: Law reform — or law deform?

Law reform — or law deform?

Melissa Castan

The rule of law is often called upon, but less often understood. The High Court’s Chief Justice Gleeson said, in 2001, that ‘the rule of law is such a powerful rhetorical weapon, both in legal and political argument, that care is needed in its deployment.’ So what does it actually mean? The classic modern statement of the meaning of the rule of law was offered by the late Lord Bingham who said, in The Rule of Law (2011), ‘that all persons and authorities within the state, whether public or private, should be bound by and entitled to the benefit of laws publicly made, taking effect (generally) in the future and publicly administered in the courts.’ He went on to explain eight key principles, which included that the ‘the laws of the land should apply equally to all’, and that ‘the law must afford adequate protection of fundamental human rights’.

We are now witnessing a deliberate assault on the fundamentals of our legal system, by powerful groups ‘emboldened by a pack mentality and flexing … power, without regard for the concerns of others.’ (Peter Callaghan SC, 15 October 2013, Courier-Mail.) Are we going to let these groups, our elected representatives, get their way?

In Victoria, the prisons and police cells are overcrowded and dysfunctional due to ill-conceived changes to sentencing; there are now problems bringing people to court for hearings. They are not yet convicted of a crime, they are left waiting to see a lawyer and be dealt with by the court (and don’t even ask for a mental heath professional assessment in the meanwhile). In New South Wales the government has, with little consultation, introduced legislation to extend police powers of arrest, and lower police accountability. These laws are ambiguous, infringe fundamental civil liberties, and should have been subject to the normal public review process.

In Queensland, ‘anti-bikie’ laws remove the normal legal standards of the onus of proof, bail and sentencing, making special laws for those deemed gang members or associates. But Queensland already has a strong criminal code, robust enough to enforce against law-breakers. These new laws, rushed through the parliament without consultation — under the catch-cry of an ‘emergency’ and ‘it’s what the public wants’ — also happen to apply to groups of three people, engaged in criminal activity. Examples of how this could go bad abound, but Richard Ackland in the Sydney Morning Herald suggested this simple one:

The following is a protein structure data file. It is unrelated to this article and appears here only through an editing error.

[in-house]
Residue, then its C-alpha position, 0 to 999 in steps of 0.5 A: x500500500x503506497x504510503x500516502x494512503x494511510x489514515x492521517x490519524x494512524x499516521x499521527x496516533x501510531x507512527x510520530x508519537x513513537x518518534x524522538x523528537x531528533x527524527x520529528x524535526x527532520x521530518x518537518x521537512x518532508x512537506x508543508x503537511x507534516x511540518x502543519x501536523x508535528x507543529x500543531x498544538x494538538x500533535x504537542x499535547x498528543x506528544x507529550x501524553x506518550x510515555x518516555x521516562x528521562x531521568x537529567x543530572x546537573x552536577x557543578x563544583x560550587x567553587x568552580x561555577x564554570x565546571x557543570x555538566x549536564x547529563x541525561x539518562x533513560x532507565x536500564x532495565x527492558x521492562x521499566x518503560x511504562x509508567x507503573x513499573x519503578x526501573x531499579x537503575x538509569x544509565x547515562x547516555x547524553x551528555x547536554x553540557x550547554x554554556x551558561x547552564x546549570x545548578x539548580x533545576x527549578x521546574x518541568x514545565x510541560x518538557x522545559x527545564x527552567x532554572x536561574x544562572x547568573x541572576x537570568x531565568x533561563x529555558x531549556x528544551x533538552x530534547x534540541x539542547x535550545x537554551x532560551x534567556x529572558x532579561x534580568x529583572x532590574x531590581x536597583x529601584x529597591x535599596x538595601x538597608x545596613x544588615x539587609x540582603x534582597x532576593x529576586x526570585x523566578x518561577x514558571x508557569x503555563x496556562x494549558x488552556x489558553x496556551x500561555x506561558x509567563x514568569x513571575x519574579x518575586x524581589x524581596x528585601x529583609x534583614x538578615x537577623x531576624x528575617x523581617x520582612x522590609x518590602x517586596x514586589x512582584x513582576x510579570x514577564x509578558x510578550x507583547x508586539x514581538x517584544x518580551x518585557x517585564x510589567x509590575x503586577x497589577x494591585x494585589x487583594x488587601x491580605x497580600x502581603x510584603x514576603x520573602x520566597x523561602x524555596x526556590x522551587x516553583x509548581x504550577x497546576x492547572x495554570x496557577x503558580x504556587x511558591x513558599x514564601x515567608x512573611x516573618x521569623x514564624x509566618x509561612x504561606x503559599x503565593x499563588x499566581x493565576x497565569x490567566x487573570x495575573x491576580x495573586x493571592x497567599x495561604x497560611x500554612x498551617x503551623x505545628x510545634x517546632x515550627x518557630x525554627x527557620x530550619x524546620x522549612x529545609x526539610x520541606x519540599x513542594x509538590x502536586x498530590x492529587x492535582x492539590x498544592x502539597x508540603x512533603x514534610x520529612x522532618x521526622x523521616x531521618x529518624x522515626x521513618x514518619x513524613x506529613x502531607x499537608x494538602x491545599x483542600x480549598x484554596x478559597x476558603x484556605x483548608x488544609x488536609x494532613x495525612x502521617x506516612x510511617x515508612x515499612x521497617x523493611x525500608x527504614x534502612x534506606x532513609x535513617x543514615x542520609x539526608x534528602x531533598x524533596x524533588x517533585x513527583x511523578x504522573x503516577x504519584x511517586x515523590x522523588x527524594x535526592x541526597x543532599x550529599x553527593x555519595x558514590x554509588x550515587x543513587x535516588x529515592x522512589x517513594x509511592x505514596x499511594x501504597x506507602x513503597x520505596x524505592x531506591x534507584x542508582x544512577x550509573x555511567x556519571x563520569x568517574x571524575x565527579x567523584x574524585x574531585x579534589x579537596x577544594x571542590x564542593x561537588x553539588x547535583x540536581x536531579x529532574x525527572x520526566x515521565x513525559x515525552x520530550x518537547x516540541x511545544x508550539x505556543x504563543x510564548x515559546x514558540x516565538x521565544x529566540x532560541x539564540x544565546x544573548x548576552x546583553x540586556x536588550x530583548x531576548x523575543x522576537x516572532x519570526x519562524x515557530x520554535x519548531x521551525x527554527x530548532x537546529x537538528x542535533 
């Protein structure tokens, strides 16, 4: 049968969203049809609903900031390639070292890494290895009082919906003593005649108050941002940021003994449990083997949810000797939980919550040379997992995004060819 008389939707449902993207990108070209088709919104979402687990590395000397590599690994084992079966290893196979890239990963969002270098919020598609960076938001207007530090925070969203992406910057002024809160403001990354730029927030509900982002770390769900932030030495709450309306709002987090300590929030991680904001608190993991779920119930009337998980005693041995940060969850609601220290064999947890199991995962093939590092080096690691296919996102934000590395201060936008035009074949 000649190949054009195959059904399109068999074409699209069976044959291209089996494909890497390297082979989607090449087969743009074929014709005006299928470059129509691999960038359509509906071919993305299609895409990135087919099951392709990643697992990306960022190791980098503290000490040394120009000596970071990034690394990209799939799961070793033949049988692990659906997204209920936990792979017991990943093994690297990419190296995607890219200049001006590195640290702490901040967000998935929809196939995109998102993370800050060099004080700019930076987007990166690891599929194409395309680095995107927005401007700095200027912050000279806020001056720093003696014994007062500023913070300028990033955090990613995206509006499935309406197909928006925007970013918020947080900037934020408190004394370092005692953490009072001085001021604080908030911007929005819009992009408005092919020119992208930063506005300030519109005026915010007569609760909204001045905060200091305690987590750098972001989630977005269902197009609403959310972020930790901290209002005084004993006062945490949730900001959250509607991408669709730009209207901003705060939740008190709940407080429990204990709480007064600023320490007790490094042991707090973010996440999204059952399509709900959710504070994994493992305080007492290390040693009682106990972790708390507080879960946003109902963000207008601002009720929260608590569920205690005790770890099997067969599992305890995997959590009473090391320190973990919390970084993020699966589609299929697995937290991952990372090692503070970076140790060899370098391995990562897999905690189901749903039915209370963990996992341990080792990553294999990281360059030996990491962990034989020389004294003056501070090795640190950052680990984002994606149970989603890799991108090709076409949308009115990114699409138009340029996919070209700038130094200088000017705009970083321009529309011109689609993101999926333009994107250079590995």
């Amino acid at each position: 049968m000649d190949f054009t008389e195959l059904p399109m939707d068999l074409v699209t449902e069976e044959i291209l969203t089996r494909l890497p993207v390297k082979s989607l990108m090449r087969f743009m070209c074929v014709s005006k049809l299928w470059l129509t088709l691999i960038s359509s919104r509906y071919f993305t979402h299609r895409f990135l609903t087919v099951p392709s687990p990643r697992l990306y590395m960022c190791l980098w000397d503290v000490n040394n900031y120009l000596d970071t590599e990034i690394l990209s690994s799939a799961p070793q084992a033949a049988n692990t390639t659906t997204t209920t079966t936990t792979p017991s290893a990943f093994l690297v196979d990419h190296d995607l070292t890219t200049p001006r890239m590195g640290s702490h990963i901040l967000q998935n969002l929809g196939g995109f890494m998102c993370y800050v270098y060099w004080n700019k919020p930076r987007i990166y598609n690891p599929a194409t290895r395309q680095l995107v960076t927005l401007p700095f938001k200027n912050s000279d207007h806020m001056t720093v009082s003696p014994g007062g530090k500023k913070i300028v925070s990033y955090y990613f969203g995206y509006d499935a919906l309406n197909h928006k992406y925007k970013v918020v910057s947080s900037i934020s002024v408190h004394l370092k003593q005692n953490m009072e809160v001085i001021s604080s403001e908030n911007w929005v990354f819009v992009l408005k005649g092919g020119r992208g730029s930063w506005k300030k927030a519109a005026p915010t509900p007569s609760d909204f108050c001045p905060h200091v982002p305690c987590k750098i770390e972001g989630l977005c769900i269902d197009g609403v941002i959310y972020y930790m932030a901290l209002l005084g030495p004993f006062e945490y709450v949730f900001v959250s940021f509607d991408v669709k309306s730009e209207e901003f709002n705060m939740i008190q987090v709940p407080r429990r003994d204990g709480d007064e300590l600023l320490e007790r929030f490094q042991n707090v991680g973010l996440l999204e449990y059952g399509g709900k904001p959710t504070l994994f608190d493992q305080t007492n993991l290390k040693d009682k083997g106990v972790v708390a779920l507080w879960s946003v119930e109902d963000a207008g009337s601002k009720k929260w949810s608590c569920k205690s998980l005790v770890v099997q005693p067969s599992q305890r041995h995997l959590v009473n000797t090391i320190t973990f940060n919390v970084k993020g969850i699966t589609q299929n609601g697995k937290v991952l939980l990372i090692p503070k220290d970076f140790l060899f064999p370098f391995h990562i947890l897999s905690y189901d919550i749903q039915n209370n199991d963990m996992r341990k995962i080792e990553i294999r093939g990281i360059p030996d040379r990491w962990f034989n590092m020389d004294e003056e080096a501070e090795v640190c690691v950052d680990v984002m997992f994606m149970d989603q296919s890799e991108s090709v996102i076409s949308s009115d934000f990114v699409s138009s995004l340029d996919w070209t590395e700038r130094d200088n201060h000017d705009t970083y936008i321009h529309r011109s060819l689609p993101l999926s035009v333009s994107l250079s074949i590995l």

[I]f three 17-year-olds were caught smoking a joint in a park, they would be up for a fine (with no conviction recorded) for drug possession. In addition, they would be exposed to a mandatory sentence of 15 years because they have been empaled by VLAD.*

The mandatory sentence might rarely be imposed because, when offered the choice of a plea or being charged under the bikie laws, young smokers would take the plea. Too easy!

The ‘Laura Norder’ agenda hasn’t taken hold at the federal level yet. However allegations of serial impropriety in parliamentarians’ expenses claims seem not to be subject to the rule of law principle — that the law should apply equally to all. Regular taxpayers or Centrelink recipients are not afforded the same discretionary compliance standards that Ministers attract.

New policy means that certain refugees are not able to be seen, heard, or given access to the normal legal processes upon arrival; even how they are to be described is subject to control. The rapid dismantling of a raft of advisory bodies, such as the Climate Commission, the Refugee Review Tribunal Legal Advice Scheme and the National Alternative Dispute Resolution Advisory Council among others, is also of great concern. Of course governments have different views of what is valuable, but presenting this as ‘streamlining’ of resources or ‘simplifying’ governance structures is, in fact, an ideological attack on the rule of law where the simplification removes access to legal advice.

So, what is the legal profession’s role in the face of these assaults on the legal process? Law students learn about the rule of law, lawyers practice law under a set of professional ethics and rules that embrace the concept. But it would be dangerous to assume that the concept of that rule, or the principles that underpin it, will withstand relentless assault without suffering long-term damage. As lawyers are part of the justice system, and the justice system is part of the system of governance, we have an ethical and professional role in evaluating and, if necessary, critiquing and dissenting when changes within the political and legal system don’t meet the highest standards of justice, and don’t embody the principles of the rule of law.
Politicians are denigrating the principles underlying the rule of law, though the incremental (or wholesale) onslaught of law deform (for it is surely not law reform as we understand it). As lawyers, do we have a responsibility to intervene and fight the destruction of this key pillar of our Australian legal system? Why, yes, we do.

MELISSA CASTAN teaches law at Monash University.

* One of the new laws, the Vicious Lawless Association Disestablishment Act

(2013) 38(4) AltLJ 208
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